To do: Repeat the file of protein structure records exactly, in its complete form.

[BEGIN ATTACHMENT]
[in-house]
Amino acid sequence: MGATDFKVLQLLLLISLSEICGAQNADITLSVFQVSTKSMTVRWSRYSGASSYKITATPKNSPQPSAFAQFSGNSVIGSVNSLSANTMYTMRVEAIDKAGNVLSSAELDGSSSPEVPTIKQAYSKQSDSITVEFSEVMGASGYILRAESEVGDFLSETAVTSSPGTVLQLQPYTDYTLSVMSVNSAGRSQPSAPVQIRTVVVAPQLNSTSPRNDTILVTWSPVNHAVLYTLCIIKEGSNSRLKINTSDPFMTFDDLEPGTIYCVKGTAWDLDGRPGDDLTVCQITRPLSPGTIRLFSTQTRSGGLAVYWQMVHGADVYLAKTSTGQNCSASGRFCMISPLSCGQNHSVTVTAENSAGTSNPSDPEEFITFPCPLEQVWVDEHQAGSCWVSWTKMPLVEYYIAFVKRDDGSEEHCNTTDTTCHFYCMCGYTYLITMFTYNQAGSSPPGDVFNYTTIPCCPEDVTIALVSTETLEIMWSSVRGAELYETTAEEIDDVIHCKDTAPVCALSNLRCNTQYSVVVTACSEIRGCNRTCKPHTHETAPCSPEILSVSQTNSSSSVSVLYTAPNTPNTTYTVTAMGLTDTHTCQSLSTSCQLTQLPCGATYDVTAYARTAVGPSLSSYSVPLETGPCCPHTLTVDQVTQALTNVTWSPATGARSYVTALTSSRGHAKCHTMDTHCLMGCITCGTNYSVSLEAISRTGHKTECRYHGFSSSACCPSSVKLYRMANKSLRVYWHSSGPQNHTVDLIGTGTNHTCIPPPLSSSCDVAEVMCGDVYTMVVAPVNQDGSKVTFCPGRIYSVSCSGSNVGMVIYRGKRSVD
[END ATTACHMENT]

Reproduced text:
[in-house]
Amino acid sequence: MGATDFKVLQLLLLISLSEICGAQNADITLSVFQVSTKSMTVRWSRYSGASSYKITATPKNSPQPSAFAQFSGNSVIGSVNSLSANTMYTMRVEAIDKAGNVLSSAELDGSSSPEVPTIKQAYSKQSDSITVEFSEVMGASGYILRAESEVGDFLSETAVTSSPGTVLQLQPYTDYTLSVMSVNSAGRSQPSAPVQIRTVVVAPQLNSTSPRNDTILVTWSPVNHAVLYTLCIIKEGSNSRLKINTSDPFMTFDDLEPGTIYCVKGTAWDLDGRPGDDLTVCQITRPLSPGTIRLFSTQTRSGGLAVYWQMVHGADVYLAKTSTGQNCSASGRFCMISPLSCGQNHSVTVTAENSAGTSNPSDPEEFITFPCPLEQVWVDEHQAGSCWVSWTKMPLVEYYIAFVKRDDGSEEHCNTTDTTCHFYCMCGYTYLITMFTYNQAGSSPPGDVFNYTTIPCCPEDVTIALVSTETLEIMWSSVRGAELYETTAEEIDDVIHCKDTAPVCALSNLRCNTQYSVVVTACSEIRGCNRTCKPHTHETAPCSPEILSVSQTNSSSSVSVLYTAPNTPNTTYTVTAMGLTDTHTCQSLSTSCQLTQLPCGATYDVTAYARTAVGPSLSSYSVPLETGPCCPHTLTVDQVTQALTNVTWSPATGARSYVTALTSSRGHAKCHTMDTHCLMGCITCGTNYSVSLEAISRTGHKTECRYHGFSSSACCPSSVKLYRMANKSLRVYWHSSGPQNHTVDLIGTGTNHTCIPPPLSSSCDVAEVMCGDVYTMVVAPVNQDGSKVTFCPGRIYSVSCSGSNVGMVIYRGKRSVD